If we look at the bare outlines of plot, we can see a variety of formulae underlying the stories’ events. Many films, for example, use the three-part "boy meets girl, boy loses girl, boy gets girl" plot structure. Some say, on the other hand, that there are only two real story plots:

  • someone goes on a journey
  • a stranger comes to town

And, if you look closely at these two plots, you might even say that they are only two ways of looking at the same plot! Others say that there are nine basic plots; some say thirty-six. But none of this matters as much as bearing in mind this one basic idea:

  • "Plot" doesn’t just tell what happened; it tells why it happened.

It isn’t enough to come up with delightful and susprising twists and turns of events. If that’s all you’ve got, at the end your audience will think, "So? What’s the point?" You need to structure your plot such that certain events lead characters to make choices, and those choices lead to other events, which lead to other choices, etc. Your entire plot should be interdependent. To explain what I mean, we’ll start with Aristotle’s view.

Aristotle’s Approach to Plot

Aristotle wrote the first known analysis of plot, in his Poetics. Though written some 2300 years ago in Ancient Greece, his approach to plot has yet to be surpassed and is still widely studied as the primary authority.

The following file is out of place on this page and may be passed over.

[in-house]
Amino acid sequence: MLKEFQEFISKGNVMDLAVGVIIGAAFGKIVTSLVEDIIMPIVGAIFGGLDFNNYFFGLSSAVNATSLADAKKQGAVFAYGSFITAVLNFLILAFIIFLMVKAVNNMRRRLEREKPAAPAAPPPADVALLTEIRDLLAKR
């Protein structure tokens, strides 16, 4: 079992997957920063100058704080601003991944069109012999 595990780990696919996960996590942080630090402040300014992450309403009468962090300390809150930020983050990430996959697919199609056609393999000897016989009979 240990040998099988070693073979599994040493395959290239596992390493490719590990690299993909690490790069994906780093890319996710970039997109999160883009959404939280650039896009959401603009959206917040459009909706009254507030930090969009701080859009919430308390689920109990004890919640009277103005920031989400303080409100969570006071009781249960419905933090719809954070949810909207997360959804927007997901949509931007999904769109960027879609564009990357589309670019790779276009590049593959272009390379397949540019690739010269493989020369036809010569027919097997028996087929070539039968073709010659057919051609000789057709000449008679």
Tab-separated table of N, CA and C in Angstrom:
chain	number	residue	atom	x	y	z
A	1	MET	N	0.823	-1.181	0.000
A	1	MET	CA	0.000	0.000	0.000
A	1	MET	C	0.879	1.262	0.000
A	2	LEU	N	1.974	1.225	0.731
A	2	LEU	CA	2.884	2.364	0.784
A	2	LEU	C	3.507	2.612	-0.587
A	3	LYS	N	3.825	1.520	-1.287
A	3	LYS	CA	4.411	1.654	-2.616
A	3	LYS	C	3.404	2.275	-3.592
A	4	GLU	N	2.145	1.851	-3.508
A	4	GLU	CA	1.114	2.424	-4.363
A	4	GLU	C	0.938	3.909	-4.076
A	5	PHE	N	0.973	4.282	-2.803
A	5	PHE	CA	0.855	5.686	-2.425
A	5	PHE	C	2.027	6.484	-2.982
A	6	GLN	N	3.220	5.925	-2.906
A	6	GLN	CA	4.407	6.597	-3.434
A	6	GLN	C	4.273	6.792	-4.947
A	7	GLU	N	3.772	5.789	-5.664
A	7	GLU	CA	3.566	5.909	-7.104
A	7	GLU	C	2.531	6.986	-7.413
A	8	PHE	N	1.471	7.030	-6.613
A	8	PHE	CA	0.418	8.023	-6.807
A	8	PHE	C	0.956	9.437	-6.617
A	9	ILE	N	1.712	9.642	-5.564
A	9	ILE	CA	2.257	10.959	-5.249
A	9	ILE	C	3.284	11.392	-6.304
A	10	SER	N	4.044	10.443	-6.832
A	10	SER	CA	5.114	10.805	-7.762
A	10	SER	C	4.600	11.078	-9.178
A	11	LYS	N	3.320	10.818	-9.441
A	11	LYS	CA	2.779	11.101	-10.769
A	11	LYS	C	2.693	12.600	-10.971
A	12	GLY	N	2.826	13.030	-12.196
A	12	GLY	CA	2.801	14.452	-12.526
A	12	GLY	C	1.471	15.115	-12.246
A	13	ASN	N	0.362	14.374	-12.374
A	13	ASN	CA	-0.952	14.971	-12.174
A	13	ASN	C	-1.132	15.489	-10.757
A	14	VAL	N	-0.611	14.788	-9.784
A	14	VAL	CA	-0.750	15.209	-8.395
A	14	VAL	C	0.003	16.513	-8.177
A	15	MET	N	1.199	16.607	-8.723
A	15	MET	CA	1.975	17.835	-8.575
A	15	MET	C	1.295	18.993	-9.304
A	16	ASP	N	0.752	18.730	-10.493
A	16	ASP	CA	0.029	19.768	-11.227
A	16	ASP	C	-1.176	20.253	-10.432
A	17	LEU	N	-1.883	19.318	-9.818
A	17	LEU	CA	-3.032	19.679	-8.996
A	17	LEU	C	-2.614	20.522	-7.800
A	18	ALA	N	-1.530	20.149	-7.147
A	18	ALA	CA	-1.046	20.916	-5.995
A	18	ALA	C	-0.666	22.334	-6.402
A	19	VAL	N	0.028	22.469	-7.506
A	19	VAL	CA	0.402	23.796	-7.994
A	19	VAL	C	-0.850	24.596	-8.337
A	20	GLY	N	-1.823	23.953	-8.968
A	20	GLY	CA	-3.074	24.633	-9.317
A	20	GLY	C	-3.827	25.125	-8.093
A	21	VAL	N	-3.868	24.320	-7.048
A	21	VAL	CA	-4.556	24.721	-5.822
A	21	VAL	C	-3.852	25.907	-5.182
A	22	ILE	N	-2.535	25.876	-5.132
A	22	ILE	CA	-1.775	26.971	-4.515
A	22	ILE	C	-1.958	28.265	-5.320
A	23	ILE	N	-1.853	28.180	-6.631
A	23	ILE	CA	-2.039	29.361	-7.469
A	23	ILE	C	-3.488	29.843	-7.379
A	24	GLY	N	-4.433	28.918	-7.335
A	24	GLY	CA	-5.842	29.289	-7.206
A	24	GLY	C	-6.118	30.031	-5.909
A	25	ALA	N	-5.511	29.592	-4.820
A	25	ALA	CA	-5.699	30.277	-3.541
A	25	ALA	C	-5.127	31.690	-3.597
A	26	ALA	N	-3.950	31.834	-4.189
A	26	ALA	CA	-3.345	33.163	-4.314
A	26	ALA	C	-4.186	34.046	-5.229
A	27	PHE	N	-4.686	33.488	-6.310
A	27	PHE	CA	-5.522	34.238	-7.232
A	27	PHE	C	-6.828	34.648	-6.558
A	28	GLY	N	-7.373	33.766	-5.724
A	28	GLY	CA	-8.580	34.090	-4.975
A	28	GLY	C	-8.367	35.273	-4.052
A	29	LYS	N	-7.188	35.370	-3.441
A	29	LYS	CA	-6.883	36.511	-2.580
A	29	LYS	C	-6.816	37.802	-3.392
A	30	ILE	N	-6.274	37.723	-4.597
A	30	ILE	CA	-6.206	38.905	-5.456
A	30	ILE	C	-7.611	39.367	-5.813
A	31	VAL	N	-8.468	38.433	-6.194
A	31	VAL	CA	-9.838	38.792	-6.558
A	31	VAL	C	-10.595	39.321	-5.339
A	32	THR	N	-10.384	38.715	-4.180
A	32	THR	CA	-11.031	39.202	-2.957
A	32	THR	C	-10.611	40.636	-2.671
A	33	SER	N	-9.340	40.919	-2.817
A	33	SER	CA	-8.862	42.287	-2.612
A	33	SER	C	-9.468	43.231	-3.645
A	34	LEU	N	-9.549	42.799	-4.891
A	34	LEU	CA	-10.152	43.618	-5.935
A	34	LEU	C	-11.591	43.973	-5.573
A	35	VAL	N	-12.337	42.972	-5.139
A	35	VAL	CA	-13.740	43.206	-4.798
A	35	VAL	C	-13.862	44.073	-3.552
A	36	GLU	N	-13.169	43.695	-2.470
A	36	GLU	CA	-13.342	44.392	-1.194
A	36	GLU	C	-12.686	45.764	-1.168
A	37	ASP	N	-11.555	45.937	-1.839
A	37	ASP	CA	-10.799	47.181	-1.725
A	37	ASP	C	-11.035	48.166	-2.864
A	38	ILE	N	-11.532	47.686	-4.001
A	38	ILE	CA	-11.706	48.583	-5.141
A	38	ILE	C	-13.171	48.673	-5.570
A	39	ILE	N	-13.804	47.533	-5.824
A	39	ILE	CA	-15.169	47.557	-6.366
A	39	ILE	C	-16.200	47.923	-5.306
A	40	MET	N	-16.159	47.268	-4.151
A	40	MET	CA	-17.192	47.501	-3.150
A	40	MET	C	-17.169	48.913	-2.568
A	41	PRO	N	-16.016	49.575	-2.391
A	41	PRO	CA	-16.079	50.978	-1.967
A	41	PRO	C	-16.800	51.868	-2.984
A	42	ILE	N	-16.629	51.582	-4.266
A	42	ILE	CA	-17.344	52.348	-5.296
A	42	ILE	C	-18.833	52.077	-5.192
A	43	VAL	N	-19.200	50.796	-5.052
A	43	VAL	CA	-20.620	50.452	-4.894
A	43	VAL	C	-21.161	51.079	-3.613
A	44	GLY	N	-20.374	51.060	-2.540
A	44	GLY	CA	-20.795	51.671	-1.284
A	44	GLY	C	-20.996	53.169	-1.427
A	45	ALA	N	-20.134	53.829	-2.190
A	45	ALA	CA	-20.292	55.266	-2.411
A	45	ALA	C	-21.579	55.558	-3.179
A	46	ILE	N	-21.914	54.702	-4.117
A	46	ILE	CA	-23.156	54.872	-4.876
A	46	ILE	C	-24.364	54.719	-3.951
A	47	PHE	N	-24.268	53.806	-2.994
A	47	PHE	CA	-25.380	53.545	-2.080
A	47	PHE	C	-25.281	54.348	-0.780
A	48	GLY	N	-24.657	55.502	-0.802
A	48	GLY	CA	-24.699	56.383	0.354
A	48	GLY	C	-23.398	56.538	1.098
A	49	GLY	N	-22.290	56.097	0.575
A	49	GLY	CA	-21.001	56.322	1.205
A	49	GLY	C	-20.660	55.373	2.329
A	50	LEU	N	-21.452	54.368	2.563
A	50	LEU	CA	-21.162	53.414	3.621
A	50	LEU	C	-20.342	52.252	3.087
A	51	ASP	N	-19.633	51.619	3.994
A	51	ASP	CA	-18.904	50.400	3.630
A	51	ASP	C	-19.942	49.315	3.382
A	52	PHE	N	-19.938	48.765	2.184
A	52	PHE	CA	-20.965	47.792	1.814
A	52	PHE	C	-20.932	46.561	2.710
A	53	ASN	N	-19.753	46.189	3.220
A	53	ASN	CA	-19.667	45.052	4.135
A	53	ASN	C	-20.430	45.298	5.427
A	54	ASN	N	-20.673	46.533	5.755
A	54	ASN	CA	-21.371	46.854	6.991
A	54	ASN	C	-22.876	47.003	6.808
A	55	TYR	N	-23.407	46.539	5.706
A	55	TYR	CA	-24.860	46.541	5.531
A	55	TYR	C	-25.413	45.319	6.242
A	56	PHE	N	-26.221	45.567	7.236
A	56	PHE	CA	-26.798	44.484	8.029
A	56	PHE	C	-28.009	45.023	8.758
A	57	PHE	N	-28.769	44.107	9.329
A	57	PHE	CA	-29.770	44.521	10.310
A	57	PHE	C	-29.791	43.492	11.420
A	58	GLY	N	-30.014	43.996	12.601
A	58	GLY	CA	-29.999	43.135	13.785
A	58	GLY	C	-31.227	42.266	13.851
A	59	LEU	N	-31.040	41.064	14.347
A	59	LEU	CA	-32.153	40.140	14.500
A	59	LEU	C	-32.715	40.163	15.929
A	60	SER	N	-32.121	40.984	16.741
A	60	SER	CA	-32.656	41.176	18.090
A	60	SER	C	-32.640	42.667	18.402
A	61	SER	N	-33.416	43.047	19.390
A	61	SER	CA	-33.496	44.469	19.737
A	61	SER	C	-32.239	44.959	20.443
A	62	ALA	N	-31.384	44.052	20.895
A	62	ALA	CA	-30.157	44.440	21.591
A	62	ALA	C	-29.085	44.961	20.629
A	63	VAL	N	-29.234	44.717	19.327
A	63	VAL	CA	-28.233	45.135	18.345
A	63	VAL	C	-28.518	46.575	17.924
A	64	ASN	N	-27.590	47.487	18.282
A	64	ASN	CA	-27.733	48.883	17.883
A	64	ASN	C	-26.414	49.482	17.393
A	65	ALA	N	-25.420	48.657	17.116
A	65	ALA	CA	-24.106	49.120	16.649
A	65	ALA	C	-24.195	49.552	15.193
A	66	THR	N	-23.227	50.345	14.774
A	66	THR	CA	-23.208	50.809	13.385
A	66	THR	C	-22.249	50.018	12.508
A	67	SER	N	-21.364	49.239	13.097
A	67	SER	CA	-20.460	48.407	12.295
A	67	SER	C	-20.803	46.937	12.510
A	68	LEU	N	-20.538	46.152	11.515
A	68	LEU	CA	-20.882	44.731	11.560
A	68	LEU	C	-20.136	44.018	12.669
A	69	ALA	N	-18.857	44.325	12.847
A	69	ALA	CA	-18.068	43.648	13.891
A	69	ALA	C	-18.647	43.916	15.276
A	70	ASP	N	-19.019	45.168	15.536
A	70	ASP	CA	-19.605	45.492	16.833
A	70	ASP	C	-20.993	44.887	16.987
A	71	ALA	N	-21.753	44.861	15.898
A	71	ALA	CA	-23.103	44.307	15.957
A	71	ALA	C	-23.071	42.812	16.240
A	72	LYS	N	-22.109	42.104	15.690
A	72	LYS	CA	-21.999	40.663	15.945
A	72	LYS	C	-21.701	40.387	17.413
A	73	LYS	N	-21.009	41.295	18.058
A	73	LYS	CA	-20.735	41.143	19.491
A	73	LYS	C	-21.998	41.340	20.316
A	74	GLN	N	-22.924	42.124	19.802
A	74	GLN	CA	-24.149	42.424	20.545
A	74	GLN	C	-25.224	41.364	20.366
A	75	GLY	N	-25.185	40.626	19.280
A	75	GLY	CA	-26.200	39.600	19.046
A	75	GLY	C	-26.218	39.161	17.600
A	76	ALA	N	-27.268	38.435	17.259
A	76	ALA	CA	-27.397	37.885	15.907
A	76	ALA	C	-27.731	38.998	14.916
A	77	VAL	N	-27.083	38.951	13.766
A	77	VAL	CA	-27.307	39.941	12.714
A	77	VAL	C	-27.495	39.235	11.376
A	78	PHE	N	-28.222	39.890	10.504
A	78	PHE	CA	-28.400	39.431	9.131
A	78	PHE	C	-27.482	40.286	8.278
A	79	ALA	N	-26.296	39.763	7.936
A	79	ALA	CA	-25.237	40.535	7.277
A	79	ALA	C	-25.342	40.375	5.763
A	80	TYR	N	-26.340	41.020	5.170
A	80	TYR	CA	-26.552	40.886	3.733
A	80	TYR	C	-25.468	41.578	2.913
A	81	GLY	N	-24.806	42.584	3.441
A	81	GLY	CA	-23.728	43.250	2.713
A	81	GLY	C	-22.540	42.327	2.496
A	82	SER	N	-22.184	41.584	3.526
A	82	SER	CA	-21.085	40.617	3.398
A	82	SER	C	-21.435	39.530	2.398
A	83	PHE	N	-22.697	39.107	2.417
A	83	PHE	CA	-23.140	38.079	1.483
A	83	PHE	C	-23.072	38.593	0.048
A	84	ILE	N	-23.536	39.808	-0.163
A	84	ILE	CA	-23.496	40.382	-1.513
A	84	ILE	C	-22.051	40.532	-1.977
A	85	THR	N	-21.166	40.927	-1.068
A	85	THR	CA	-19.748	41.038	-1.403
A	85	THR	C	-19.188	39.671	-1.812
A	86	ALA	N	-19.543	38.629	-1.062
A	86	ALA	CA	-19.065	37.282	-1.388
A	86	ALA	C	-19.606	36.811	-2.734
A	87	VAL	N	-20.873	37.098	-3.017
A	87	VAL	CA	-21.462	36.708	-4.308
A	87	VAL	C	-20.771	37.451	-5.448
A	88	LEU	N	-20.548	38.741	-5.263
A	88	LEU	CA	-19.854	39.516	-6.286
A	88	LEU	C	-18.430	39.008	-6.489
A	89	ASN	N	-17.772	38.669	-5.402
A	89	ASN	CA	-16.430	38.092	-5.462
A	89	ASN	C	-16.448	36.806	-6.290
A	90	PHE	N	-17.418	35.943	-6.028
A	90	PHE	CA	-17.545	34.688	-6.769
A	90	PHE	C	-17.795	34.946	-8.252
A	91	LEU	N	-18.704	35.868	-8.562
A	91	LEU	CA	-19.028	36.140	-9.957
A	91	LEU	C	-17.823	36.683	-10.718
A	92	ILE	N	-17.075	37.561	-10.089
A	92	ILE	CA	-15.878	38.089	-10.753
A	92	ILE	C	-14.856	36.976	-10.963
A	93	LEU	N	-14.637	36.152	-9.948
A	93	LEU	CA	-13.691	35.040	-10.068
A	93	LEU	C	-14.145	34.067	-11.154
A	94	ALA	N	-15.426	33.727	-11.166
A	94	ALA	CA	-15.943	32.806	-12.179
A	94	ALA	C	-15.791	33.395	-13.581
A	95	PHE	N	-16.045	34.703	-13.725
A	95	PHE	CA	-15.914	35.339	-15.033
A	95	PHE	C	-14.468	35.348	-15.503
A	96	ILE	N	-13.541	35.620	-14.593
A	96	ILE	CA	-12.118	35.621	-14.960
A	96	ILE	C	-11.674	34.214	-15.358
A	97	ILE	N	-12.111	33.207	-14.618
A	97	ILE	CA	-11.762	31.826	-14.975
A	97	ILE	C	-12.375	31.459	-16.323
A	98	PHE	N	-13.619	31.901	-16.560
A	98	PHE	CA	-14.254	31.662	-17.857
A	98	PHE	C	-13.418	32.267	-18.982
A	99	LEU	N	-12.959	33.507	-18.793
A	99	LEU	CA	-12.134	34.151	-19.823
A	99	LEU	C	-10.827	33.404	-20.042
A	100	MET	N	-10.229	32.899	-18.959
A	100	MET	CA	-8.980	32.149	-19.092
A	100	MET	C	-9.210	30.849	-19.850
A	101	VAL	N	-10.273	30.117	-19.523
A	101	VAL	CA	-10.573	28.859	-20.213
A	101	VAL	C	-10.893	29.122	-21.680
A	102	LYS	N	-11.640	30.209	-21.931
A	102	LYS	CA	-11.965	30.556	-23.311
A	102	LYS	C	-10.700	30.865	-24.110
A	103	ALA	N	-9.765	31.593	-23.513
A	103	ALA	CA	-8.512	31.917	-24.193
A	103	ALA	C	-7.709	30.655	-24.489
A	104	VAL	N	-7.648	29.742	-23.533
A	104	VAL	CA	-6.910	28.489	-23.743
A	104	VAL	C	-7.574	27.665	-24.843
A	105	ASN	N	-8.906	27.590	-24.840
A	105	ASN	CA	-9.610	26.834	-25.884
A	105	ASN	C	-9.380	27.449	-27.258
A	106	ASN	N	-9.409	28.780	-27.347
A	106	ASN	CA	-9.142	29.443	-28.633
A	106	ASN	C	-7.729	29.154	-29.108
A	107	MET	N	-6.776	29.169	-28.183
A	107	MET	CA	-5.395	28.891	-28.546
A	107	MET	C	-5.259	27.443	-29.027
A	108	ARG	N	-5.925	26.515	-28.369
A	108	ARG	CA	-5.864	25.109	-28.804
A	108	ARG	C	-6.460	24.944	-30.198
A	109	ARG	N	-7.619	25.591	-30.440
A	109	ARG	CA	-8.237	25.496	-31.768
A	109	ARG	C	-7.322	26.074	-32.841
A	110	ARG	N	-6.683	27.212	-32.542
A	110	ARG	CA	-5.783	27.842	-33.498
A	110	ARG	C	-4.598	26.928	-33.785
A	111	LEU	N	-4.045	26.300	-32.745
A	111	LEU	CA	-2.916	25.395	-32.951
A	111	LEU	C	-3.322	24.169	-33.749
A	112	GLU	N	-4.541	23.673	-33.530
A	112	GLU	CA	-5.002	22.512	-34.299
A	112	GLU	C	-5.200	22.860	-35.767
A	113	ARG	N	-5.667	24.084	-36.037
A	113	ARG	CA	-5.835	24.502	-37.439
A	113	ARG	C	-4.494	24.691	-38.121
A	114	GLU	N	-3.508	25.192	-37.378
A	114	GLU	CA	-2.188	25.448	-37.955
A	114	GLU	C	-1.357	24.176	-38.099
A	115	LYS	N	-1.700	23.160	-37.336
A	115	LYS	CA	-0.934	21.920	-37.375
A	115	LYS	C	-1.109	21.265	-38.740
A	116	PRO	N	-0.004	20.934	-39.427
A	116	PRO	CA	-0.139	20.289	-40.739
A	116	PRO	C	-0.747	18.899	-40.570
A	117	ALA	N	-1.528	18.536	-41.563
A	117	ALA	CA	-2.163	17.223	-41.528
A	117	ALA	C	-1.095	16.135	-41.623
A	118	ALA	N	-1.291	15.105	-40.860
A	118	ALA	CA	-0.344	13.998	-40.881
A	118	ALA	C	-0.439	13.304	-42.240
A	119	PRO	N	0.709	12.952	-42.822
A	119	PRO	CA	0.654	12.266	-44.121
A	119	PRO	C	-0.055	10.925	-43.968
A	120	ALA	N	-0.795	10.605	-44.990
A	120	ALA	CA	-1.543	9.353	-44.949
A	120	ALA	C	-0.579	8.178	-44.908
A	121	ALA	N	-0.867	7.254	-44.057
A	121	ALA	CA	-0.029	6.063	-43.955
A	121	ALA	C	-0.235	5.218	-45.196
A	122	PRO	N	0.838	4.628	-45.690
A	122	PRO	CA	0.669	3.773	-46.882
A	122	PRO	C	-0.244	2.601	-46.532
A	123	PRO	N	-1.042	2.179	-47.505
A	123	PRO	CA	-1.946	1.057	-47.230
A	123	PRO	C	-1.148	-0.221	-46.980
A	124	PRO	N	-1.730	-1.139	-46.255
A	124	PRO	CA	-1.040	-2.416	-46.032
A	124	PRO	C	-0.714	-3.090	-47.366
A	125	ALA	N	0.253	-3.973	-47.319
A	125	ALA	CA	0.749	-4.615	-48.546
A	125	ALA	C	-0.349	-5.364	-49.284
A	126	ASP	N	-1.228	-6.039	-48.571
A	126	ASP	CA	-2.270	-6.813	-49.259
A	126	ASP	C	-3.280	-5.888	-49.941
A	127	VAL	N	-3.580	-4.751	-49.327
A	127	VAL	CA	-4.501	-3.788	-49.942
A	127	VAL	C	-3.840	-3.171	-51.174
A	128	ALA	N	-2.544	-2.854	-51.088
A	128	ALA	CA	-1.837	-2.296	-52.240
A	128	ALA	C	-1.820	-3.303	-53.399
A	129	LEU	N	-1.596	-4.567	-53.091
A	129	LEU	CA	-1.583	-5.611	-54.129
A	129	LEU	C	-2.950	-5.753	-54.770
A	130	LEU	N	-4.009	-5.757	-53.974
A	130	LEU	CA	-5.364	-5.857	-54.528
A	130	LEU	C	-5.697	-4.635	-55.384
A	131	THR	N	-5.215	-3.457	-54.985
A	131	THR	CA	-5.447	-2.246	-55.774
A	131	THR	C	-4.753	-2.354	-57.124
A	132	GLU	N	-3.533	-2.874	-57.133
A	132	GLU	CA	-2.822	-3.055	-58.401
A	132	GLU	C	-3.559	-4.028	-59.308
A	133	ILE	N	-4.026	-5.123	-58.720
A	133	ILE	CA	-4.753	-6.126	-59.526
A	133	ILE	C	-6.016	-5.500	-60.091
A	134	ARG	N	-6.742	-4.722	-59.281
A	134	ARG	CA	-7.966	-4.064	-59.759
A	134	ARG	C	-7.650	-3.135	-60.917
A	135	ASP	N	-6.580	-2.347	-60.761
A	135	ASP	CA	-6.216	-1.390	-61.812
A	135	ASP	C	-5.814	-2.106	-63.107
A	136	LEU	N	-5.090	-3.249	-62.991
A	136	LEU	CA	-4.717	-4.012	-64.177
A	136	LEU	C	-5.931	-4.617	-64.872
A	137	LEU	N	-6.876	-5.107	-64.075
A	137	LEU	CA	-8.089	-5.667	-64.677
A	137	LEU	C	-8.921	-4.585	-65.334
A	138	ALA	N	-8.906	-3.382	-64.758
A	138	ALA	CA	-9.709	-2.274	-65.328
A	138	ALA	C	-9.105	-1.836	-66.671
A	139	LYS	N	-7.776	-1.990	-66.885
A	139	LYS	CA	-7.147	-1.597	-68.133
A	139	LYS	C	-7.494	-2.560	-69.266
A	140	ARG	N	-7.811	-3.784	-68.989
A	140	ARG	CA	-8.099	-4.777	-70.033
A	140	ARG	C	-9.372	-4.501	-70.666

Aristotle said that a plot should have an appropriate beginning, middle, and end. This may sound simple and obvious, but it bears closer examination.


By this, Aristotle did not mean that you should start with a character’s birth, or with the creation of the universe, but that you should find the proper beginning for the specific story you want to tell. You should begin with some interesting moment, some event or decision or information that will be crucial to the story as a whole. For example, Oedipus Rex, which Aristotle uses as his main example, begins near the end of Oedipus’s life, just before he begins his quest to find the man who murdered the previous king. Though this moment is not the beginning of the "story" of Oedipus — which might have begun with his birth, or even his parents’ births — it is the dramatic moment that initiates the plot of the play, which will follow Oedipus’s quest to its tragic conclusion.